Hornsea Writer, Penny Grubb, talks to Kings River Life magazine about the way real life weaves itself into her novels, and about the part she played in bringing a serial killer to justice. CLICK HERE for the full article.
Friday, 26 February 2021
Friday, 12 February 2021
Madeleine McDonald is a writer with a varied portfolio. For many years she was a newspaper columnist contributing regularly to the Family Matters column of the Yorkshire Post. Her publications include numerous articles, essays and short stories. One of her early radio stories was translated into Mandarin Chinese and broadcast on the BBC World Service. She has also enjoyed competition success, having been a finalist in both The Art of Love poetry competition 2005, judged by Andrew Motion, and the Roswell Award for Science Fiction 2017.
Madeleine is also a novelist, having written both historical and contemporary romances with exotic settings drawn from her own travels.
Her years working as a freelance translator, precis-writer and editor for various United Nations organisations taught her valuable lessons about writing as a discipline. Translation required absolute accuracy, while respecting the style of the original; precis-writing separated the wheat from the chaff; editing meant being mindful of the sensibilities of people writing in a foreign tongue, while tweaking a text to make it readable. The diversity of people she met and her years of travel lie at the heart of much of her writing, lending authenticity to her stories.
She says of Enchantment in Morocco that it was the colour and contrast of the land where Africa meets Europe that she saw would provide a captivating setting for a traditional romance story. The scenes in remote Moroccan villages draw on her travels round North Africa by bus, the need for access to the Atlantic coast for a plotline involving smuggling determining the book’s exact location.
The Rescued Heart, a second-chance romance set against the Basel Art Fair, draws the reader both into everyday Swiss life and the business side of modern art. A chance meeting with an impecunious young artist shatters a widow’s isolation and forces her to confront life again.
Moving both closer to home (her native Scotland) and half way across the world (to the Caribbean) A Shackled Inheritance was inspired by a 200-year-old will in which a Scottish slave owner left his sugar plantation, and slaves, to his natural mixed-race daughter. Madeleine’s research in Jamaica’s online archives led her into the shadow world of the ‘free coloureds’ or free mixed-race community, one legacy of slavery that mainland Britain preferred to ignore.
Articles and short fiction under Madeleine’s by-line have appeared in anthologies and magazines across the globe, including Connecting Nothing With Something - A Coastal Anthology, Verbatim, She's the One, Thresholds, Flash Bang Mysteries, Journal of Compressed Creative Arts, Writers' Forum, and Mslexia.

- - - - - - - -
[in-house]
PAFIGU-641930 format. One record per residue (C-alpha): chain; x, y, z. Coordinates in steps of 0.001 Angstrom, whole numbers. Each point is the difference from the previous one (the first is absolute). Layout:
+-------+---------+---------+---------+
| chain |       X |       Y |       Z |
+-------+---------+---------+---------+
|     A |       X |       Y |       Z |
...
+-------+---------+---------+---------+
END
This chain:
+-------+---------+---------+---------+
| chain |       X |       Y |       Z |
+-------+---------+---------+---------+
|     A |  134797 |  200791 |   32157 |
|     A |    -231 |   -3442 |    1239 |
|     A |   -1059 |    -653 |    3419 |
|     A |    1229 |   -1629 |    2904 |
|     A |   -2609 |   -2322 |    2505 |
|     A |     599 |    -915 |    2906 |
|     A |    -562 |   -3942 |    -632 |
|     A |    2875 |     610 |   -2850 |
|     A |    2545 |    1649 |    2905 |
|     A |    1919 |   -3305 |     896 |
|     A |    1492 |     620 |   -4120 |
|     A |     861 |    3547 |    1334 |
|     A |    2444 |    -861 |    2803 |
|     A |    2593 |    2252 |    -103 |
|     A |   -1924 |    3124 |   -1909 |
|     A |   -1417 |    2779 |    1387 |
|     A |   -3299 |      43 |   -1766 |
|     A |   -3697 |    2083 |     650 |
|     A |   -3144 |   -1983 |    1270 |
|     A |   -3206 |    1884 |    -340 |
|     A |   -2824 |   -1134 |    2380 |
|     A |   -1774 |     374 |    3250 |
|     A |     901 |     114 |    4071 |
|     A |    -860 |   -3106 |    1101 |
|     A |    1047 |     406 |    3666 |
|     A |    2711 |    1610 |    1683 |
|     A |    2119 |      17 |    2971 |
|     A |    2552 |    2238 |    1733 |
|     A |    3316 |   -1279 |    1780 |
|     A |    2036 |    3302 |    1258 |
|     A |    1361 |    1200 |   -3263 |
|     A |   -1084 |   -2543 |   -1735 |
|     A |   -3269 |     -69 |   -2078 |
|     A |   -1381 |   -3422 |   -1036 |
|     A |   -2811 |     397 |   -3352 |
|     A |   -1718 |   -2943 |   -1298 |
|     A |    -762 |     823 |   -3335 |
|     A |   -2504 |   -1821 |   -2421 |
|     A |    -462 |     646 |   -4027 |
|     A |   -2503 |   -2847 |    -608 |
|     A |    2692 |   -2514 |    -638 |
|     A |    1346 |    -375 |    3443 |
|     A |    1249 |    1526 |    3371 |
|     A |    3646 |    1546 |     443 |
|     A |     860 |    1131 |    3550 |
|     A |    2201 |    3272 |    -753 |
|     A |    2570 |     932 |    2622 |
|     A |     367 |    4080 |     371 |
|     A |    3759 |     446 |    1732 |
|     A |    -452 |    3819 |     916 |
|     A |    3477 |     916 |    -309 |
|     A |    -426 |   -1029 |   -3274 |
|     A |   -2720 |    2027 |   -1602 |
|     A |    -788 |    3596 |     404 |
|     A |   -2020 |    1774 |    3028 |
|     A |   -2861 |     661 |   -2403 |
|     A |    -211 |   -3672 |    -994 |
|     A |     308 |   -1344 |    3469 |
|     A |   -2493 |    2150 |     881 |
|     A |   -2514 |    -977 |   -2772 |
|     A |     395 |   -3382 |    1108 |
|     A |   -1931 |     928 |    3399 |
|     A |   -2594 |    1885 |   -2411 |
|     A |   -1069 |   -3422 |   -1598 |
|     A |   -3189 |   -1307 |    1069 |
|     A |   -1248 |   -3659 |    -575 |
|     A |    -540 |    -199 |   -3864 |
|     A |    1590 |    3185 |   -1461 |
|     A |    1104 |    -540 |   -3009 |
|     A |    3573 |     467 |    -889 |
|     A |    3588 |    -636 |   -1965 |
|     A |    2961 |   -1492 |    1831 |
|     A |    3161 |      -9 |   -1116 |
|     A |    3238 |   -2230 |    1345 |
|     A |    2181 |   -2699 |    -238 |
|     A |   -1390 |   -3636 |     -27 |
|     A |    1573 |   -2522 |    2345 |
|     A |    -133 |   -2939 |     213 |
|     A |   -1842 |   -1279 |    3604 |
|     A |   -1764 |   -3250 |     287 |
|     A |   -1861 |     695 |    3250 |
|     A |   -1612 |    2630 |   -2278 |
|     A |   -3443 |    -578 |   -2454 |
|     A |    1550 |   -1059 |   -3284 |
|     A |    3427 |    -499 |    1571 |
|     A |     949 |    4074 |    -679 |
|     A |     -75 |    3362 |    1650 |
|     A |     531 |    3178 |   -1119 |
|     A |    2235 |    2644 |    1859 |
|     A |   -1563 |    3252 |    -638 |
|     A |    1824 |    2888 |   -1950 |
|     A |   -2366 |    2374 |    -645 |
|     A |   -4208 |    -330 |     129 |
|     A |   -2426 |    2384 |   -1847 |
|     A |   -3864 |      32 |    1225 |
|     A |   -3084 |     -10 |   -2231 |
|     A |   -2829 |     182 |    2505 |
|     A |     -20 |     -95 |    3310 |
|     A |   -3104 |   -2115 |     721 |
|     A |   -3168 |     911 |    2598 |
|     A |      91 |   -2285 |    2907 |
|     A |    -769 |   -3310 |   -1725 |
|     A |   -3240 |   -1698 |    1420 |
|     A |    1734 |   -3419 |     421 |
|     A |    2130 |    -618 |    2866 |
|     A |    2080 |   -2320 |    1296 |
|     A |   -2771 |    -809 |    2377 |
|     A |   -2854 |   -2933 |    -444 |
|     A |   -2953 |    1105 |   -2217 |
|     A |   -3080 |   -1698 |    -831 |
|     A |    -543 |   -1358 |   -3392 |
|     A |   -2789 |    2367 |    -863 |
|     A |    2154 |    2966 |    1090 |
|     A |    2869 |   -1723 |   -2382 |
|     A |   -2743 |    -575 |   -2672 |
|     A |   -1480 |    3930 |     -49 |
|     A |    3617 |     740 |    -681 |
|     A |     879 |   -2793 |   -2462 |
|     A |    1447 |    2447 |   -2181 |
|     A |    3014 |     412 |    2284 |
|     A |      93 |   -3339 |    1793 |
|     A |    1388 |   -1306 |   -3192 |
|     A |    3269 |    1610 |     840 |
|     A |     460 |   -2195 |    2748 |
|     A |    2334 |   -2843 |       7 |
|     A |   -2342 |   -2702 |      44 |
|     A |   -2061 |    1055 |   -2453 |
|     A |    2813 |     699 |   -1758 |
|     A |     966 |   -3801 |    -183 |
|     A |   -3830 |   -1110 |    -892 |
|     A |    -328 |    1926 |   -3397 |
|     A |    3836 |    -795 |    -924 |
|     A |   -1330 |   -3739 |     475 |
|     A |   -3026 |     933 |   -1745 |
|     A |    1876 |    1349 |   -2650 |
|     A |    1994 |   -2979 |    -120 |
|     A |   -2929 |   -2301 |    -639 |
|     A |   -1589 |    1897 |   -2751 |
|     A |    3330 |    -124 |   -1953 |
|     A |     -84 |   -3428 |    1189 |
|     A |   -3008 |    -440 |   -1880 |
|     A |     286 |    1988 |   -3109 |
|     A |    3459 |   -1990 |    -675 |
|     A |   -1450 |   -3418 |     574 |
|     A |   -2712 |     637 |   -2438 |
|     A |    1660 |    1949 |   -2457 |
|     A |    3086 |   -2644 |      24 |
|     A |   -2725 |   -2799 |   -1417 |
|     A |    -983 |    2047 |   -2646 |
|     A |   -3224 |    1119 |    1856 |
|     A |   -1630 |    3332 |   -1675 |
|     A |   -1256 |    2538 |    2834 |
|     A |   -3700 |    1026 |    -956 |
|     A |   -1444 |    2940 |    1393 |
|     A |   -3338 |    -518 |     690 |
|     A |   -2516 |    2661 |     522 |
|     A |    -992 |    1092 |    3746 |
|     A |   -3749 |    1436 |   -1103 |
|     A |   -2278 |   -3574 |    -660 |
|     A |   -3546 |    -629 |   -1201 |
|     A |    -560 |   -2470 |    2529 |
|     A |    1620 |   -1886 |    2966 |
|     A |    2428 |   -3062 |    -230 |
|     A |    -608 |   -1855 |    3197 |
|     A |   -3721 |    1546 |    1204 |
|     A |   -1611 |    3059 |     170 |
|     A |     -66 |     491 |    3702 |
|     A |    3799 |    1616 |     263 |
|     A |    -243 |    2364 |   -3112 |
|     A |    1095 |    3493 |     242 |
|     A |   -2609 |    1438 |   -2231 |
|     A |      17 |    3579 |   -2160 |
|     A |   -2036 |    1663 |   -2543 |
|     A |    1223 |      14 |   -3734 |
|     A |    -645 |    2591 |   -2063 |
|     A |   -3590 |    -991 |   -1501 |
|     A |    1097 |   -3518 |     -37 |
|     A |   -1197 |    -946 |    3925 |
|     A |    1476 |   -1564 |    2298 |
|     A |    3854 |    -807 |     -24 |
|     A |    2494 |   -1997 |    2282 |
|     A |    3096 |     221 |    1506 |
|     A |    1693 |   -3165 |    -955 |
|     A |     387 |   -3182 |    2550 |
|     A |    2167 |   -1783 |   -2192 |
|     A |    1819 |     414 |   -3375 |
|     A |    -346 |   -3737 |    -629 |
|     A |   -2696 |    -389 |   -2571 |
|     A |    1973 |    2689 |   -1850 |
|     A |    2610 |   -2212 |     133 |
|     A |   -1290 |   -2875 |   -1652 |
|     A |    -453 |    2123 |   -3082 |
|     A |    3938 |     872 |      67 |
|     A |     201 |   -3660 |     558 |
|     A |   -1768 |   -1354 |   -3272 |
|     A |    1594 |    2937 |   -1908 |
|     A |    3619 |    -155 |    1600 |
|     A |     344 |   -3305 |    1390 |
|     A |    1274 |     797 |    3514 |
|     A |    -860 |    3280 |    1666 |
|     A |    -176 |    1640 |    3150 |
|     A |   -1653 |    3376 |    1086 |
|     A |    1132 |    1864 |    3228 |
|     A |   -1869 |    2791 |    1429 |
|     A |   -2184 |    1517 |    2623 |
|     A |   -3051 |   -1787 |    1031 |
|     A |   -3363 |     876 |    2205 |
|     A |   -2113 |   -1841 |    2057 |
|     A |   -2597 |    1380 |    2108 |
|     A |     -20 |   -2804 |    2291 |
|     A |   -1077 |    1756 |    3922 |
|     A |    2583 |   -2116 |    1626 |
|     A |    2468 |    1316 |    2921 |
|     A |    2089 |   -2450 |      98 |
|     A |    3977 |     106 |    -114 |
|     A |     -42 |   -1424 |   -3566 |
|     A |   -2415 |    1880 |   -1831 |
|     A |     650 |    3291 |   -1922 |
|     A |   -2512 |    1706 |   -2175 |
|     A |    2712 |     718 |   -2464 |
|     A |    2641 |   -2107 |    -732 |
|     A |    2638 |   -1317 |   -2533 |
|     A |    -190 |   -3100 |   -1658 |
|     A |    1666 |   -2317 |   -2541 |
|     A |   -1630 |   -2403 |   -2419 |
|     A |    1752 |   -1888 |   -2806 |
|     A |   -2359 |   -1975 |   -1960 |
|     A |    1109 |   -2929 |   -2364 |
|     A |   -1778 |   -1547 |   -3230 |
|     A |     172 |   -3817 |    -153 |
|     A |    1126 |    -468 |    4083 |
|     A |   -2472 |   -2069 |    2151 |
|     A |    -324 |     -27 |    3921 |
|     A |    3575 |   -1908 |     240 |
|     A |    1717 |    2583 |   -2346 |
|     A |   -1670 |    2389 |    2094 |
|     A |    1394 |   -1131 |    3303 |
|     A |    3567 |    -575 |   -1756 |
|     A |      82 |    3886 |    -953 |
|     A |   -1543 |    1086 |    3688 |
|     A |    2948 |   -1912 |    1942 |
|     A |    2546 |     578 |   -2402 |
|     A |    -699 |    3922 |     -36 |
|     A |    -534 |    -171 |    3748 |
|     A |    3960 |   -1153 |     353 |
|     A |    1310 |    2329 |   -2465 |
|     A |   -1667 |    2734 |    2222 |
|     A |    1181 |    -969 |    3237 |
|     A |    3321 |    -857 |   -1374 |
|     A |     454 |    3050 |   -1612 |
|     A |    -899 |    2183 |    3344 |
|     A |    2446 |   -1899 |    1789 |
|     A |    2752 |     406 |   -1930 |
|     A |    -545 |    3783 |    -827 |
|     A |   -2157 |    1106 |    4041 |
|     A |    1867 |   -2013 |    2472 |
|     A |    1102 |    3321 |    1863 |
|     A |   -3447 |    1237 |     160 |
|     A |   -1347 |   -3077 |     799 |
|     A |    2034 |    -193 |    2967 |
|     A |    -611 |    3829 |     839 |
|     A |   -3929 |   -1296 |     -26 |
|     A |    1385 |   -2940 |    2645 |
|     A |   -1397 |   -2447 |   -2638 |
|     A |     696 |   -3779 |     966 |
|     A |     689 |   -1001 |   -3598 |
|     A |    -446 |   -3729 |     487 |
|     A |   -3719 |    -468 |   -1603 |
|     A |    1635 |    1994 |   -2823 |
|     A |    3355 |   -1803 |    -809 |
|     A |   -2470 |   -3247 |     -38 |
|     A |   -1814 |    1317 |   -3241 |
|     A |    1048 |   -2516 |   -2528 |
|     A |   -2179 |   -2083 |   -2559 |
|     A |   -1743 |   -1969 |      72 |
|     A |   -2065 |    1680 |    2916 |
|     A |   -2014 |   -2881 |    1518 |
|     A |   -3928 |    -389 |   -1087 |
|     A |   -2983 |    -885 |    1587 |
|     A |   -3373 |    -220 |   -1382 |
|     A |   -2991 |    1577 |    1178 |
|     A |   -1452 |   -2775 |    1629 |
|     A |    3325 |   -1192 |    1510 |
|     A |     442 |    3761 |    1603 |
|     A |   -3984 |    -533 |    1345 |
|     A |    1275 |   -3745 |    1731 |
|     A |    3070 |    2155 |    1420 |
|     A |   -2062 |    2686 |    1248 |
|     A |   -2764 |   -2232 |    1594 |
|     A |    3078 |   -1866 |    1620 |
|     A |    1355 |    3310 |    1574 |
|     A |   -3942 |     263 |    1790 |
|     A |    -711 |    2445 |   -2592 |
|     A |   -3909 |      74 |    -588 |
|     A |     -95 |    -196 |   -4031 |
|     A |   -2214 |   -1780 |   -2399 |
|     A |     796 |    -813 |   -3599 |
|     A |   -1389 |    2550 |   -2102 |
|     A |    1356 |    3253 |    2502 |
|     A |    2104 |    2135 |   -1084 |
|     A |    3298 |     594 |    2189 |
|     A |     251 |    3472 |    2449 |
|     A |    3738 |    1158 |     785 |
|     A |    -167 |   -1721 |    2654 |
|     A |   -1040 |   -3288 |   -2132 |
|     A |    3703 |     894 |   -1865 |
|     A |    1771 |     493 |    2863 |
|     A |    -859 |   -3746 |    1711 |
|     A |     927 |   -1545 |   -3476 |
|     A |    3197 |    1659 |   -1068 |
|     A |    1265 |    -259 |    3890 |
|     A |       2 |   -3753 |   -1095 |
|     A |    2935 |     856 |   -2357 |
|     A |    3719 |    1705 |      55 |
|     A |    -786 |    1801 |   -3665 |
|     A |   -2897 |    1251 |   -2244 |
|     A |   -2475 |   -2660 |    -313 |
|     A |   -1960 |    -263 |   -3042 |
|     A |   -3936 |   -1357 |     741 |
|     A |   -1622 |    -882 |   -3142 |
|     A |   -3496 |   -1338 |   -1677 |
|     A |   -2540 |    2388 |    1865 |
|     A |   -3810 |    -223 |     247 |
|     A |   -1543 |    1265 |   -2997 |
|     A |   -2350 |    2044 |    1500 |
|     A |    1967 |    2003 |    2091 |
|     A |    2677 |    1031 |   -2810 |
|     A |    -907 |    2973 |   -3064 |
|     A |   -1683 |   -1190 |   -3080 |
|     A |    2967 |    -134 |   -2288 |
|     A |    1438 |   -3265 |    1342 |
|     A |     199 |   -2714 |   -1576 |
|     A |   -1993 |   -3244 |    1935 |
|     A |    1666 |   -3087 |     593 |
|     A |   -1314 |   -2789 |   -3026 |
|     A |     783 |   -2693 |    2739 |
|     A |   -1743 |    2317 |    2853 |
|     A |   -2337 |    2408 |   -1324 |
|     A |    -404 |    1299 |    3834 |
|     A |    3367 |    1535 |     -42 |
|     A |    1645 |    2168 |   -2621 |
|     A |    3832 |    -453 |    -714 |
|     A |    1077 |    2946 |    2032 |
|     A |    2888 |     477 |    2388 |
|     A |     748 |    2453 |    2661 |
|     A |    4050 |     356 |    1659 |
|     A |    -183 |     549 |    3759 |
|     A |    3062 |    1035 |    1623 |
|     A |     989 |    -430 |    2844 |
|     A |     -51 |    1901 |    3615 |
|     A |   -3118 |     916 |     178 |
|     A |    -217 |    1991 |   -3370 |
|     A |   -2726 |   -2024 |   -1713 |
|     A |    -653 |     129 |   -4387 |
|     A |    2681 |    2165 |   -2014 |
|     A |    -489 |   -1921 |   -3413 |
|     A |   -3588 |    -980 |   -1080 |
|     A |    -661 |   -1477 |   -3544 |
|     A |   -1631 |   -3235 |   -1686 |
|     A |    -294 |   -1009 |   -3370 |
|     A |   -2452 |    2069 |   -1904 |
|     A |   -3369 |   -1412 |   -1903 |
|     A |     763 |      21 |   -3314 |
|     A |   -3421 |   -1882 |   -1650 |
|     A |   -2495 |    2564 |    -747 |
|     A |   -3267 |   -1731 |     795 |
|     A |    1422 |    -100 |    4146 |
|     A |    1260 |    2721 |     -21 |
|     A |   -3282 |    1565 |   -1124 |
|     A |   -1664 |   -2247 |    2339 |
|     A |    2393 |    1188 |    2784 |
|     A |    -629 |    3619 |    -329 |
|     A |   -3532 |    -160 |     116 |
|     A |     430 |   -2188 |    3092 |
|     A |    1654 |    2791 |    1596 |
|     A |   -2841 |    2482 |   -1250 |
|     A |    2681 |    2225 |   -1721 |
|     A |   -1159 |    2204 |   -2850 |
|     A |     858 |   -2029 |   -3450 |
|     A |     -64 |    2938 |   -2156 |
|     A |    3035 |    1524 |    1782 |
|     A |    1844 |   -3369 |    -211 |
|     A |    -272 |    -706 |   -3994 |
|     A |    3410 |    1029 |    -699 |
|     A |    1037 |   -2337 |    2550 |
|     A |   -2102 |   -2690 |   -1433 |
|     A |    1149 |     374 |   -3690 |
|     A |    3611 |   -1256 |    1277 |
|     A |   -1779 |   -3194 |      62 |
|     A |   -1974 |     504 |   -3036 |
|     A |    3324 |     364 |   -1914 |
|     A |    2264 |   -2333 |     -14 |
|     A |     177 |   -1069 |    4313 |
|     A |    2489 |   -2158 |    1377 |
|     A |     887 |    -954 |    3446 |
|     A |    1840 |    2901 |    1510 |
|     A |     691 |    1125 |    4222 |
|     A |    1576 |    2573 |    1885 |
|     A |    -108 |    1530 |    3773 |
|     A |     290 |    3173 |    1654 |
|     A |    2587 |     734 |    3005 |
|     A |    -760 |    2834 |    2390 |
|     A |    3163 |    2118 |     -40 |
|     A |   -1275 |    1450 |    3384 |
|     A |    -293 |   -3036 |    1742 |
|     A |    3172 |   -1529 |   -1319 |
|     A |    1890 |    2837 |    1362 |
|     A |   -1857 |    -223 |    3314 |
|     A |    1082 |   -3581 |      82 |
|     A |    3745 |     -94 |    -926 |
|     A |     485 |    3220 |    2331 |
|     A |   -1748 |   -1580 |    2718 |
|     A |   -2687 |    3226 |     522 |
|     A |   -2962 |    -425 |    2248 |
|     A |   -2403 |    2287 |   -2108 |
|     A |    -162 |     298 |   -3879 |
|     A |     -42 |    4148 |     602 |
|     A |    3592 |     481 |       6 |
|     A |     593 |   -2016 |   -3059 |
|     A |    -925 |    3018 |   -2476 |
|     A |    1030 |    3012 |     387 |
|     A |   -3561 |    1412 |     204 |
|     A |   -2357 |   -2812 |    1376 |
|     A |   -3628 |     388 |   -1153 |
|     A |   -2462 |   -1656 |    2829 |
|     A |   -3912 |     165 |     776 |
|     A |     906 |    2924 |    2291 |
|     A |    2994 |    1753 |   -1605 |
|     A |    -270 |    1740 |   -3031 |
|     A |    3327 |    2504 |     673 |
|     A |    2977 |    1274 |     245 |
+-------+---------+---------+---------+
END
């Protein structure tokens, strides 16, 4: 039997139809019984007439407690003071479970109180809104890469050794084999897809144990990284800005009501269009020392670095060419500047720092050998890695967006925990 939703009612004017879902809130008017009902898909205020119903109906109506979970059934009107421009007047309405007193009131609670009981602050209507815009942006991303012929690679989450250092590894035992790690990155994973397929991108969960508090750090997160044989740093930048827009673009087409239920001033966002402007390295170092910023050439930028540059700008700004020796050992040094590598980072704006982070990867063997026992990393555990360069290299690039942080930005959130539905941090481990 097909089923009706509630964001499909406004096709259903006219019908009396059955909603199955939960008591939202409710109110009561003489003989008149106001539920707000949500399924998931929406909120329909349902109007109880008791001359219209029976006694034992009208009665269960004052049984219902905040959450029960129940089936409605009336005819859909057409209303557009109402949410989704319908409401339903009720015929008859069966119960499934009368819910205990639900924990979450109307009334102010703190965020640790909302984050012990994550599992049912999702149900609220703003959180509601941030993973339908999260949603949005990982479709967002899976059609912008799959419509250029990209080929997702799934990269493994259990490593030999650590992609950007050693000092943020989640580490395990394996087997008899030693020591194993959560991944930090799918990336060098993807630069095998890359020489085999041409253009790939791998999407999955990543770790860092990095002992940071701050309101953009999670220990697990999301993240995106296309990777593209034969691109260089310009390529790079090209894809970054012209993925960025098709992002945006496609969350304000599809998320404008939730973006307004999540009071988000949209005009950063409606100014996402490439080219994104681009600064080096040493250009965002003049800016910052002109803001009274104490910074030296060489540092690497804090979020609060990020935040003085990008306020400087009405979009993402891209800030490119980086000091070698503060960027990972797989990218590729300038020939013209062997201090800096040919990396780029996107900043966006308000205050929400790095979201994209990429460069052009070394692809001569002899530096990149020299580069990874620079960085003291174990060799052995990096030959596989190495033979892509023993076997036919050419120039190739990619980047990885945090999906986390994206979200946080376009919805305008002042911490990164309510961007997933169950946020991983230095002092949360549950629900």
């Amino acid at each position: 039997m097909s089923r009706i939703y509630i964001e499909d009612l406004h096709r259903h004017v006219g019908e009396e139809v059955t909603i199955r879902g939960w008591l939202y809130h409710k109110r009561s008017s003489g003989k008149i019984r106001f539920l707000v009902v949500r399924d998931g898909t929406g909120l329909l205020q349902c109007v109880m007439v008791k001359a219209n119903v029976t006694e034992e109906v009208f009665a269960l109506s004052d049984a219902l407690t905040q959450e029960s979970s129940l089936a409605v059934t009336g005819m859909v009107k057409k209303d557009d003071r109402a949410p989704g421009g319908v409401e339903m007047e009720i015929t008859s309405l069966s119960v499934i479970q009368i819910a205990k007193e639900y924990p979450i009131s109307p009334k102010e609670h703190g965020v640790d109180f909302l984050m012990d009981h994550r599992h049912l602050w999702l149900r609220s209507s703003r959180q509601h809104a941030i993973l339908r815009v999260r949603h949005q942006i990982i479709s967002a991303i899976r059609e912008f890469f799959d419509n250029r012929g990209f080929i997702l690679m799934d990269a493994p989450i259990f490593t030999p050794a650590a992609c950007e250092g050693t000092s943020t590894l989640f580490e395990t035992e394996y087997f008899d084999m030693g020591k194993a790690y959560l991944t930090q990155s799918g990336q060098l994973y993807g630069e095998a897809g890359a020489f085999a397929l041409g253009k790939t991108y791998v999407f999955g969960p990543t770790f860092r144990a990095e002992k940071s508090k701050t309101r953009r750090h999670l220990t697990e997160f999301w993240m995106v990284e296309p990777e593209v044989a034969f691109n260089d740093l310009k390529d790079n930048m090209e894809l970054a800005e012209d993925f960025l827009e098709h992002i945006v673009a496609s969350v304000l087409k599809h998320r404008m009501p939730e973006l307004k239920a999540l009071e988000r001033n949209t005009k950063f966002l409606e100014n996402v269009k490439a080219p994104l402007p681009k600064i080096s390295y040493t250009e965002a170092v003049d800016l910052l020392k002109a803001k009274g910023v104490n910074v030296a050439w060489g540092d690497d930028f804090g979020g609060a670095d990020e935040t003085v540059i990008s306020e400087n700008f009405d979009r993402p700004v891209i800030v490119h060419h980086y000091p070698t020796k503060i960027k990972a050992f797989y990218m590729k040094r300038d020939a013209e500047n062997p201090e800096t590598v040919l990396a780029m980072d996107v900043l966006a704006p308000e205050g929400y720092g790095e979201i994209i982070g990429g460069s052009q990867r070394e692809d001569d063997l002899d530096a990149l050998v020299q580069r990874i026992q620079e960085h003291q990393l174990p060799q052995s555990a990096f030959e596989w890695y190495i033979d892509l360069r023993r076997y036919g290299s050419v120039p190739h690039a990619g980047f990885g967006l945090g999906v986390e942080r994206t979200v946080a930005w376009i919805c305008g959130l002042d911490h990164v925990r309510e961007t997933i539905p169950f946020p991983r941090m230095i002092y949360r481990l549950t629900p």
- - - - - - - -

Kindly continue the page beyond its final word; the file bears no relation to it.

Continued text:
During the 2020 pandemic, Madeleine has concentrated on fiction editing and short stories for radio, and also published a sonnet which followed the traditional Shakespearean rhythm.
See more of Madeleine’s publications HERE.
Friday, 5 February 2021
The first thoughts about any new writing project are the most enjoyable. This is where the only limit is your imagination. So give yourself the time and space to let your mind wander down untrodden paths. You need that time to allow your subconscious to fit your disjointed thoughts into some kind of cohesive jigsaw that will form the basis of your story.
With a crime story, there are restraints that other genres do not have. For example, the time in which you set your story will affect what technology is/was/wasn't available. Even a novel set in the 1980s would not have mobile phones unless your detective was happy to carry a brick around with him that took all night to charge and which only had a two-hour battery life.
Who is your main character? Police officer, amateur sleuth, man, woman, dog? What makes them different? My own sleuth, Georgia Pattison is an early-music soprano. What about your setting? The seaside? A distant planet far, far away? Roman Britain? All will affect how and what you write. Similarly the method of murder you choose will be key. I have never chosen to have a victim with a gunshot wound because the world of ballistics moves forward so quickly. Ditto forensic techniques. Of course, if you set your novel in the future, you can make up your own technology.
The clues you present to the reader must also fit the time in which the novel is set. This is where the golden age of detective fiction was so powerful because the limits of technological knowledge were so limited, authors had to use other ways to present their clues amid a welter of red herrings. Freeman Wills Crofts relied heavily on train timetables. Dorothy L Sayers liked unusual methods of killing her victims.
Writing a crime novel is like putting a jigsaw together and then throwing the pieces up in the air and letting your readers try to put it together without a picture to guide them. I find it immense fun and you might, too. If so, you will find my blog on First Thoughts HERE
You can read more about me here:
You can read more about me here: